Join us for a live demo, a quick chat about content marketing and enjoy the tasty Dutch treats that we will bring 🙂
Google has come a long way from being that boring list of blue links. Search any random topic, and you’ll get the information presented in a variety of ways: cards, statistics, lists, numbers. Many of those results are connected to structured data. In this article, you’ll read exactly what structured data is, how it’s connected to search engine optimization (SEO), and how you can apply it to achieve a higher search ranking in Google.
How structured data shows up in search results
Although the search giant’s algorithms become smarter every day, they still don’t quite understand exactly what the information on your website means. With structured data, you can lend Google a helping hand. It uses the data to present rich snippets and knowledge graphs. So, what does that look like?
Consider product information: what is the cost of an iPhone X?
Or the prep time for a recipe. Do I have enough time to make that quiche?
What’s going on in Atlanta this week?
What do consumers think of this vacuum cleaner?
How did the Yankees do today?
Who is the director of the MoMA?
A desktop search for the Los Angeles Zoo results in general information about the zoo, including ’notable animals’ like the gorillas Rapunzel and Jabari, orangutan Berani, and Alfred the seal.
Google gleans all this information from the structured data provided by websites. For general information, that info often comes from Wikipedia. For questions that are quick to answer (like sports scores), that can mean that people no longer need to click through to a website. This is also partially true for the featured snippet (or position zero) that we’ve written about before.
Check out: How to reach Google’s Position Zero [7-step plan]
Is structured data good for your SEO?
Generally, providing structured data can be a huge help in terms of search engine optimization:
- Google, Bing, and other search engines get a better understanding of what your site is all about and will rank it higher as a result.
- Visitors are more likely to click on rich snippets than on plain, dry text. That higher click-through ratio will also lead to a higher ranking.
Looks like it’s time to get started with structured data.
What is structured data exactly?
Maybe it’s a good idea to take a closer look at some structured data:
Source: Google – Intro Structured Data
This example is a piece of structured data from a recipe post on Grandma’s Apple Pie, which specifies the carbohydrate content and the preparation time. The kind of information that Google can easily include in its rich snippets.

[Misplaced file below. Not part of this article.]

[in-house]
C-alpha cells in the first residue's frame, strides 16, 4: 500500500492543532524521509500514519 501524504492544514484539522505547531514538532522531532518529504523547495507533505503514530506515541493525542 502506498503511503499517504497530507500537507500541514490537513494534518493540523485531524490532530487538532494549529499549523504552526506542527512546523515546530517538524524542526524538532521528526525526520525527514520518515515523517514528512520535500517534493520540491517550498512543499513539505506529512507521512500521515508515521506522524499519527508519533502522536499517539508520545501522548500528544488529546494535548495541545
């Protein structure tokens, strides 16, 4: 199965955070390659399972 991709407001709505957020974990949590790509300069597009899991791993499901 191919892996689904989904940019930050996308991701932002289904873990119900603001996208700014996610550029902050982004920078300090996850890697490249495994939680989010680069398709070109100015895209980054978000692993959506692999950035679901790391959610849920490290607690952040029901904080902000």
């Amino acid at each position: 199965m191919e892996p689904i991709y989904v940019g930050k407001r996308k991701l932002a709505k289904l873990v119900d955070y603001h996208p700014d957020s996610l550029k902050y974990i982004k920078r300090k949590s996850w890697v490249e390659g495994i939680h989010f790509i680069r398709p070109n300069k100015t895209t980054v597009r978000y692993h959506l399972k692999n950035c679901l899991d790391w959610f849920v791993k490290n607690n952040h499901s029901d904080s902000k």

Structured data is written in a number of different ‘languages’. For anyone who isn’t a tech nerd, it’s enough to know that the use of schema.org (the vocabulary list – for example: ‘ReviewCount’ stands for the number of reviews) with JSON-LD (the grammar rules that dictate how the vocabulary should be used) is currently the most popular combination.
How do I apply structured data to my website?
Do you need to become an expert in Schema.org and JSON-LD before you can add structured data to your online content?
No, thank goodness that’s not necessary.
For popular content management systems like WordPress or Joomla, there are a ton of plug-ins available to manage your structured data.
Even Google has created a Structured Data Markup Helper, which allows you to add data in different categories (articles, book reviews, datasets, events, movies, local businesses, products, restaurants, software applications, tv episodes, job postings).
Once you’ve tagged all the relevant data, simply click on ‘Create HTML’ to create the code that you can add to the head section of your page.
It can be quite interesting to poke around in this tool for ideas on which types of data to classify on your website pages.
Schema.org also has a handy overview of sector-specific lists with structured data tag suggestions.
This Google tool is designed to test whether you have correctly added structured data to your website.
When can I expect SEO results?
Please don’t expect an overnight change in your search results ranking after applying structured data.
It can often take multiple weeks before Google crawls your website again and registers any changes.
It’s also important to note that structured data won’t do you much good if you’re not paying attention to the basics of search engine optimization – a process that is easy to automate using webtexttool!
But in the long run, systematically enriching your content with structured data will improve the chances of having your content appear as ‘rich snippets’ or ‘knowledge graphs’ in search results. That is great for your ranking as well as the number of visitors clicking through to your site.